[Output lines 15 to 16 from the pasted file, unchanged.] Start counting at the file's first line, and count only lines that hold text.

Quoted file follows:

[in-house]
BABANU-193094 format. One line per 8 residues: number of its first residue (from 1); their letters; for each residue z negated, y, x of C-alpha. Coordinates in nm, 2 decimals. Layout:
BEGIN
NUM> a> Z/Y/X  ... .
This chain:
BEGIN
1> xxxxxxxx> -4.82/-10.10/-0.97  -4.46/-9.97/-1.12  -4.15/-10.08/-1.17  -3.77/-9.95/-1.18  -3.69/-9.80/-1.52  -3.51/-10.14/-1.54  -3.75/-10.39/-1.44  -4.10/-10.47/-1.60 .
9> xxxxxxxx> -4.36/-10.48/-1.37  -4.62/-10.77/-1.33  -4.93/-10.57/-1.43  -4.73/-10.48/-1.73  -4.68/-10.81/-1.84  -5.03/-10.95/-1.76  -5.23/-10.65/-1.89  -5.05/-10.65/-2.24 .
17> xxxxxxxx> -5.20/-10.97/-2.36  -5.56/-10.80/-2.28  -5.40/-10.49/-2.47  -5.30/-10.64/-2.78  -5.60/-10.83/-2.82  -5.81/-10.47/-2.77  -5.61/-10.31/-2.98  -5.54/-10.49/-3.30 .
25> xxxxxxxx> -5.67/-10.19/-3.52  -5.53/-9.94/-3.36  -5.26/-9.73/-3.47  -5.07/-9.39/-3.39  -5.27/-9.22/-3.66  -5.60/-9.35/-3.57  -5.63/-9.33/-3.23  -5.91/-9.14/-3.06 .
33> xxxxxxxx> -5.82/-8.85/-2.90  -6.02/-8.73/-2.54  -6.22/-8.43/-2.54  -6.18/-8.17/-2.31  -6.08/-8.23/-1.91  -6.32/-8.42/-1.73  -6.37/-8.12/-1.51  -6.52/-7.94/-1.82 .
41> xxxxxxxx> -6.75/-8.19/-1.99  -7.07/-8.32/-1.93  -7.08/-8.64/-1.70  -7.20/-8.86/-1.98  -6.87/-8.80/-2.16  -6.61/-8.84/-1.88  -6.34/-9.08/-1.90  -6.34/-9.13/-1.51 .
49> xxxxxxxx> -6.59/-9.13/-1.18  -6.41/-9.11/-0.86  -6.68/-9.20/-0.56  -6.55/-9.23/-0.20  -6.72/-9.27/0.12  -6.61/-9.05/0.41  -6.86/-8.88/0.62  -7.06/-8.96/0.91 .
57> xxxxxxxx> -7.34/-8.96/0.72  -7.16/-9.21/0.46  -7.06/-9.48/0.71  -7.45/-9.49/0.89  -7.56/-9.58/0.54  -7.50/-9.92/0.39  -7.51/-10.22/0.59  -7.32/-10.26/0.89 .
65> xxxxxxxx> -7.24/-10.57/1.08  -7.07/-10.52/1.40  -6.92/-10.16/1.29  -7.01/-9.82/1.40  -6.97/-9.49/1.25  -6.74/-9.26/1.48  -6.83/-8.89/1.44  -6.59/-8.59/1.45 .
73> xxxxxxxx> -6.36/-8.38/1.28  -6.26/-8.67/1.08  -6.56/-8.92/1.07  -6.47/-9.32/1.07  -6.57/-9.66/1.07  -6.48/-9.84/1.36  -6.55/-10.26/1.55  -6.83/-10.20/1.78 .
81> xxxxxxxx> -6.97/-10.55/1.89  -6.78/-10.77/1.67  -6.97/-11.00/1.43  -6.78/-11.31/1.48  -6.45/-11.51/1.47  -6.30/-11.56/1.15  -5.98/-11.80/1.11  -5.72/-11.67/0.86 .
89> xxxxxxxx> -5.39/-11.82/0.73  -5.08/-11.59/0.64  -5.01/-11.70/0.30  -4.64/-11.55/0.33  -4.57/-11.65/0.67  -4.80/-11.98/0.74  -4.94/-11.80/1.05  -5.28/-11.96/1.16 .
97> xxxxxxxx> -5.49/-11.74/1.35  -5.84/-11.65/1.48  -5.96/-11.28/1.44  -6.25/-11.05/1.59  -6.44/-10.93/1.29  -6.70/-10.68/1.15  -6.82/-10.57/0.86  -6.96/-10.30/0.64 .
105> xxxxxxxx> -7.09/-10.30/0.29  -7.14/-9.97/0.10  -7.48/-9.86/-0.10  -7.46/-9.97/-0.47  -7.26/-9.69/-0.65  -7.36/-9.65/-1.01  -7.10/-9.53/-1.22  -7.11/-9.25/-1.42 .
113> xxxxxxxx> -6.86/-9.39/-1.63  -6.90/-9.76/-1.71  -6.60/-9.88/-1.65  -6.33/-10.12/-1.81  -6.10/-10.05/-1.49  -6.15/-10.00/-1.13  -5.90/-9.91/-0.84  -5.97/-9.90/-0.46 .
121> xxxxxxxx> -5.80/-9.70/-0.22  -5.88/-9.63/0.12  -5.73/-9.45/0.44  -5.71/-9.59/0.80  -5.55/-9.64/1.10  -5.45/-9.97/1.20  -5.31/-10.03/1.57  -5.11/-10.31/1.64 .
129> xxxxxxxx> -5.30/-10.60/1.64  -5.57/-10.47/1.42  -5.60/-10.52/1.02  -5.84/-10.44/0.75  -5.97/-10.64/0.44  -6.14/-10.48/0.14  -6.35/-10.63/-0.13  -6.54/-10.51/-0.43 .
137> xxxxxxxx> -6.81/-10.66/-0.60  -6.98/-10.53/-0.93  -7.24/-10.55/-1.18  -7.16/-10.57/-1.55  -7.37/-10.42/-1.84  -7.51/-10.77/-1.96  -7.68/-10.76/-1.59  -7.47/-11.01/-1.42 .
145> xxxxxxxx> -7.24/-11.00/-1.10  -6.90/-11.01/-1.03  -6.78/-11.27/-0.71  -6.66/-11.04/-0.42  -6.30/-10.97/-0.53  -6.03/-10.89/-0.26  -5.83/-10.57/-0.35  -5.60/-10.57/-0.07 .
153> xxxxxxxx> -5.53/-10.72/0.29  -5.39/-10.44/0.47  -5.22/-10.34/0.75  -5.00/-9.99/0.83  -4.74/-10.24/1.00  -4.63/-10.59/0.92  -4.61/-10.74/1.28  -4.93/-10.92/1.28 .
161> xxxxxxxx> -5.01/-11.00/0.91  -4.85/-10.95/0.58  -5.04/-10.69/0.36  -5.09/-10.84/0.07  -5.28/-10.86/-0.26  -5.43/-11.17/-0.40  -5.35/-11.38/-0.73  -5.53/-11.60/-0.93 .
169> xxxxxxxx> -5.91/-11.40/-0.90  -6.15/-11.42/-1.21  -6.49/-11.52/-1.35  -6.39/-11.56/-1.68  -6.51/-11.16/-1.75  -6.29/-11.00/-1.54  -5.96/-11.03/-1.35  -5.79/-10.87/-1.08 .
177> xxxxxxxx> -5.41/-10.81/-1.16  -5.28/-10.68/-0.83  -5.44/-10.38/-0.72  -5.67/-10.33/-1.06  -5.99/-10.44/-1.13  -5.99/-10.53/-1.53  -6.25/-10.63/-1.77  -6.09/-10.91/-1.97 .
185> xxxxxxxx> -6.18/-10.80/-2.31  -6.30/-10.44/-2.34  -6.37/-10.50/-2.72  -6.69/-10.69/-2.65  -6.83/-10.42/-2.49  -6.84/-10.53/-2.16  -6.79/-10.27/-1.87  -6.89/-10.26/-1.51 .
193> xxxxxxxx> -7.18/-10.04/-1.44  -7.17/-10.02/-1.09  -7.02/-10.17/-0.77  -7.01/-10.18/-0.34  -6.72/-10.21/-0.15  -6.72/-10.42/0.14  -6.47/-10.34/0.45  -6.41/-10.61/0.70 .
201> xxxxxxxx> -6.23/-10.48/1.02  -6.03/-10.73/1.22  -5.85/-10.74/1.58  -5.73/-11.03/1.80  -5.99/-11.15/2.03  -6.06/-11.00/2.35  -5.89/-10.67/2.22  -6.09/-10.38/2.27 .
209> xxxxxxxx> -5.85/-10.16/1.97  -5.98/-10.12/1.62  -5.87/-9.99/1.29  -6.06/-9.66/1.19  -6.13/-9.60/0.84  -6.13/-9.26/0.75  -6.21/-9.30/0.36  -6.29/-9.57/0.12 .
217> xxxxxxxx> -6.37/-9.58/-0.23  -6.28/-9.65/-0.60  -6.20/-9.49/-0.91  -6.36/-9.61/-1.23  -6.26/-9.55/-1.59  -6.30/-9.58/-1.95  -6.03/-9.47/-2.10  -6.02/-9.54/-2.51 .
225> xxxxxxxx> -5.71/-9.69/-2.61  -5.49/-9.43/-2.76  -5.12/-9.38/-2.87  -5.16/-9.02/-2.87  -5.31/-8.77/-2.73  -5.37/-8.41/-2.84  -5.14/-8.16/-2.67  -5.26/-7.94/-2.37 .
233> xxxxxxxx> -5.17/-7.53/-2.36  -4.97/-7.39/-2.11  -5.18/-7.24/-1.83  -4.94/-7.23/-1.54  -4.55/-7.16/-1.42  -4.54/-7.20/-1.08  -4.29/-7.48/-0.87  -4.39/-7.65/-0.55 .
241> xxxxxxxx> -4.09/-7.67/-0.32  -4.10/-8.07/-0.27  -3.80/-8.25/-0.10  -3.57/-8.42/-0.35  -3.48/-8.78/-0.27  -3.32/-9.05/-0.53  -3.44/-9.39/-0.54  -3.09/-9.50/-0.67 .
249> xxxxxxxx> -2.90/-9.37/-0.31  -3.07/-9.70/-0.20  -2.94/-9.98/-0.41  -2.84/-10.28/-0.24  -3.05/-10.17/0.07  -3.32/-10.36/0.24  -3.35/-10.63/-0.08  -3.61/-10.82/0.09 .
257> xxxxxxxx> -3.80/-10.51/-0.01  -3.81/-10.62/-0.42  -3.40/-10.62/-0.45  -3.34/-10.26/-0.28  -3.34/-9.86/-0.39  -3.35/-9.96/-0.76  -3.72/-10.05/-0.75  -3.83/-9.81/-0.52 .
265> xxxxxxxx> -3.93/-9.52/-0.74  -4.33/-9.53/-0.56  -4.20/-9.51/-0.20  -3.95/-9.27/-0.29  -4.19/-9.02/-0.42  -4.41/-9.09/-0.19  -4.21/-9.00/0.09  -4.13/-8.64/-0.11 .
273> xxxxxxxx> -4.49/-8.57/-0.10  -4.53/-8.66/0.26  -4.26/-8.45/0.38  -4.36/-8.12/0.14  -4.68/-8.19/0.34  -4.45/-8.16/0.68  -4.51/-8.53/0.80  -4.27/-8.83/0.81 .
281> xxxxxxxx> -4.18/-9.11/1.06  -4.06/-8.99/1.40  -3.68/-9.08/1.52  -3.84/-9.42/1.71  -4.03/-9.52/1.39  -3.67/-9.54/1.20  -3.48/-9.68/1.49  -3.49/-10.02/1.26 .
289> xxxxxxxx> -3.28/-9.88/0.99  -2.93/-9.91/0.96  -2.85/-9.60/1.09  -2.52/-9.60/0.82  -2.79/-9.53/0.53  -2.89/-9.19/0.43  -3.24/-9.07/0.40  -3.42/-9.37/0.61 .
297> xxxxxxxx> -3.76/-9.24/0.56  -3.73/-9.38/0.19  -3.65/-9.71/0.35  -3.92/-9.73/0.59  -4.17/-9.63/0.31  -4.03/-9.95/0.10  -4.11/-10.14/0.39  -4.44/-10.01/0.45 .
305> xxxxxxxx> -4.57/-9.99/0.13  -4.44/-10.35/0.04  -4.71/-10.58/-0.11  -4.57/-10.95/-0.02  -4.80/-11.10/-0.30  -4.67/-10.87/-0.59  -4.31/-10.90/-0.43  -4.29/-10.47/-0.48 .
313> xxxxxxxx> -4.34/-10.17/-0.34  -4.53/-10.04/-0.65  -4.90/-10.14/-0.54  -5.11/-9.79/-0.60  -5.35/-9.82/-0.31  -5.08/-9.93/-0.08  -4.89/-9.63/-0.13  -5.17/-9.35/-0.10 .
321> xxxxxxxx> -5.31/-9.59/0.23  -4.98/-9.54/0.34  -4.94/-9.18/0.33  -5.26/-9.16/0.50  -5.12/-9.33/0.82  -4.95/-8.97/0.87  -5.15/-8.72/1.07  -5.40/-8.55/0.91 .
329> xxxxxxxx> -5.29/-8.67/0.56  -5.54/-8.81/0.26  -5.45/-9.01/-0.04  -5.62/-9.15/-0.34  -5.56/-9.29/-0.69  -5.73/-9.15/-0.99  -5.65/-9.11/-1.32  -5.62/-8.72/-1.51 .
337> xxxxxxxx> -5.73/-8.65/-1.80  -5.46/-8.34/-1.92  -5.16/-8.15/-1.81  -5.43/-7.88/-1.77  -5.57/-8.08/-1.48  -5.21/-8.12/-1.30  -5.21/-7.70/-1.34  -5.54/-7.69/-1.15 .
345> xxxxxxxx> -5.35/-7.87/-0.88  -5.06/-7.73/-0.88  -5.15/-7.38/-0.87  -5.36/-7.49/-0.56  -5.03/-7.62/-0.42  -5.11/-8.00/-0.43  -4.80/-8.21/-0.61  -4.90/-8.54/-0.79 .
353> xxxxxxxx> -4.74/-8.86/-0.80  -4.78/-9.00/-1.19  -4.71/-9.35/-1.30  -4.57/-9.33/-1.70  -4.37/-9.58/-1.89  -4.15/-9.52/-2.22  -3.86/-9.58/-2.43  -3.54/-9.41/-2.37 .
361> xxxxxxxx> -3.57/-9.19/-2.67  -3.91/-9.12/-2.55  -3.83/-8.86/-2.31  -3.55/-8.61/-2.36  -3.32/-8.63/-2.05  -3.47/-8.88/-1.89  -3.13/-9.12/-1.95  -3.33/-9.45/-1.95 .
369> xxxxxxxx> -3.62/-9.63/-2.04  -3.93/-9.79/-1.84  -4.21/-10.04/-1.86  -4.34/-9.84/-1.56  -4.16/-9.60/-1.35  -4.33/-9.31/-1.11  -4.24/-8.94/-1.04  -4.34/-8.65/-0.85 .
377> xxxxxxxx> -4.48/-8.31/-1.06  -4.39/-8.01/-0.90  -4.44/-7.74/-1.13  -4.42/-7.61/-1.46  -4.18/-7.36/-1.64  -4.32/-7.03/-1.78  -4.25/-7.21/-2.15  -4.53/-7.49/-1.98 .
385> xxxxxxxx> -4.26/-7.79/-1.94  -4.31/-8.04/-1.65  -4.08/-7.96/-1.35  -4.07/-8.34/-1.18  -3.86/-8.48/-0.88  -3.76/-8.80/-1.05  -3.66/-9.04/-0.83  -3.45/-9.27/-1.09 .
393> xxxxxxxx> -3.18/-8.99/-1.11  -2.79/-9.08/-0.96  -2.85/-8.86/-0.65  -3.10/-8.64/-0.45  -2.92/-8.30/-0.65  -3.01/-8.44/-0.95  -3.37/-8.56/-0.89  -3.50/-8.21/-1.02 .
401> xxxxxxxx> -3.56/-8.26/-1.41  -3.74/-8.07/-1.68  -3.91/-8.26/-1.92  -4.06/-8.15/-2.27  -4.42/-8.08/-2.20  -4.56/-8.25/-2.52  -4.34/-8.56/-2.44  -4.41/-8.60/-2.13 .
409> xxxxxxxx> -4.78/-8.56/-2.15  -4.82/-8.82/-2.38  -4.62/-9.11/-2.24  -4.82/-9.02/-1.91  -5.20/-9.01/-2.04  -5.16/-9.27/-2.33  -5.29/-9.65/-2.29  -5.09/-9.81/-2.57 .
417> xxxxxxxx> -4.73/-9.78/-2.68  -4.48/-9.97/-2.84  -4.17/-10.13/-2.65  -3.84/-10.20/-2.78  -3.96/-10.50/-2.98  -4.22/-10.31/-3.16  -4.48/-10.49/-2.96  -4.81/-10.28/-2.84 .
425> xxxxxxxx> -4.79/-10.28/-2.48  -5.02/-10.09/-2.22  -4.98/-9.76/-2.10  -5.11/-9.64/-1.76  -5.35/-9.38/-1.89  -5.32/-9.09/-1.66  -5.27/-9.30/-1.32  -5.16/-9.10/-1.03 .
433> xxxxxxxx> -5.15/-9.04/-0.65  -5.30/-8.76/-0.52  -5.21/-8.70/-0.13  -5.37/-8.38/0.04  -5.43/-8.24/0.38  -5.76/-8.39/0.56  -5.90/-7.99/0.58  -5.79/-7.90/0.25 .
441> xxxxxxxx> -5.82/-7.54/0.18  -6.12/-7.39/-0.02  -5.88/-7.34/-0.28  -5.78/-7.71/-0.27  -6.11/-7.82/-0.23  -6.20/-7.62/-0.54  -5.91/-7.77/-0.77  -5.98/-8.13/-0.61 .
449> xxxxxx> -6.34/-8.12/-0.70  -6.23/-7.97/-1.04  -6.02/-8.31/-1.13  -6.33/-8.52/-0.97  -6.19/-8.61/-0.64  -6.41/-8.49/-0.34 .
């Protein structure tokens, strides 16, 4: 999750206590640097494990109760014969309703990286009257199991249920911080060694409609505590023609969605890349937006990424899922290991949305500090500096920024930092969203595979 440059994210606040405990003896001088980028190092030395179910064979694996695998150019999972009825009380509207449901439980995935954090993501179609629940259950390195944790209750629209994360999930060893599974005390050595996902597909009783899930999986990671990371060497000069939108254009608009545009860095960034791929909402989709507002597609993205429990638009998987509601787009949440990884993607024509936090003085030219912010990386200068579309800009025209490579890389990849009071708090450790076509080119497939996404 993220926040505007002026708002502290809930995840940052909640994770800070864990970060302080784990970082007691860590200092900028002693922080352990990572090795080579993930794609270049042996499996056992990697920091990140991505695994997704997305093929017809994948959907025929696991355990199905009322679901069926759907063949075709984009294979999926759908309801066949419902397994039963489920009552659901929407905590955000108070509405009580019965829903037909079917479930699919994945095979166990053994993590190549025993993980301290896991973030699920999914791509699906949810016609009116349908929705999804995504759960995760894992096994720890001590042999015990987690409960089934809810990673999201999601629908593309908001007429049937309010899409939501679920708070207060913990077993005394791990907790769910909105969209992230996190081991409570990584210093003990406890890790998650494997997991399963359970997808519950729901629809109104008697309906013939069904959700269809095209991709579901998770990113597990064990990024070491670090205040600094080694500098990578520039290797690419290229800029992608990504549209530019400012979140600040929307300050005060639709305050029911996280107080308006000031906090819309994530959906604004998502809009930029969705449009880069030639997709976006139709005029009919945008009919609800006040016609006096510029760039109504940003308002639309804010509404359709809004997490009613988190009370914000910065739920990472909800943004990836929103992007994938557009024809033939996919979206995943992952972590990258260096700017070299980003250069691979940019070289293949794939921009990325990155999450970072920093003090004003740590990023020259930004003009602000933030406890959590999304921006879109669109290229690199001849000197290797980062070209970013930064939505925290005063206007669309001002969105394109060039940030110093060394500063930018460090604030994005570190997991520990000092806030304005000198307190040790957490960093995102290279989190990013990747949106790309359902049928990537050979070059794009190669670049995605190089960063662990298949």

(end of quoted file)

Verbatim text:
65> xxxxxxxx> -7.24/-10.57/1.08  -7.07/-10.52/1.40  -6.92/-10.16/1.29  -7.01/-9.82/1.40  -6.97/-9.49/1.25  -6.74/-9.26/1.48  -6.83/-8.89/1.44  -6.59/-8.59/1.45 .
73> xxxxxxxx> -6.36/-8.38/1.28  -6.26/-8.67/1.08  -6.56/-8.92/1.07  -6.47/-9.32/1.07  -6.57/-9.66/1.07  -6.48/-9.84/1.36  -6.55/-10.26/1.55  -6.83/-10.20/1.78 .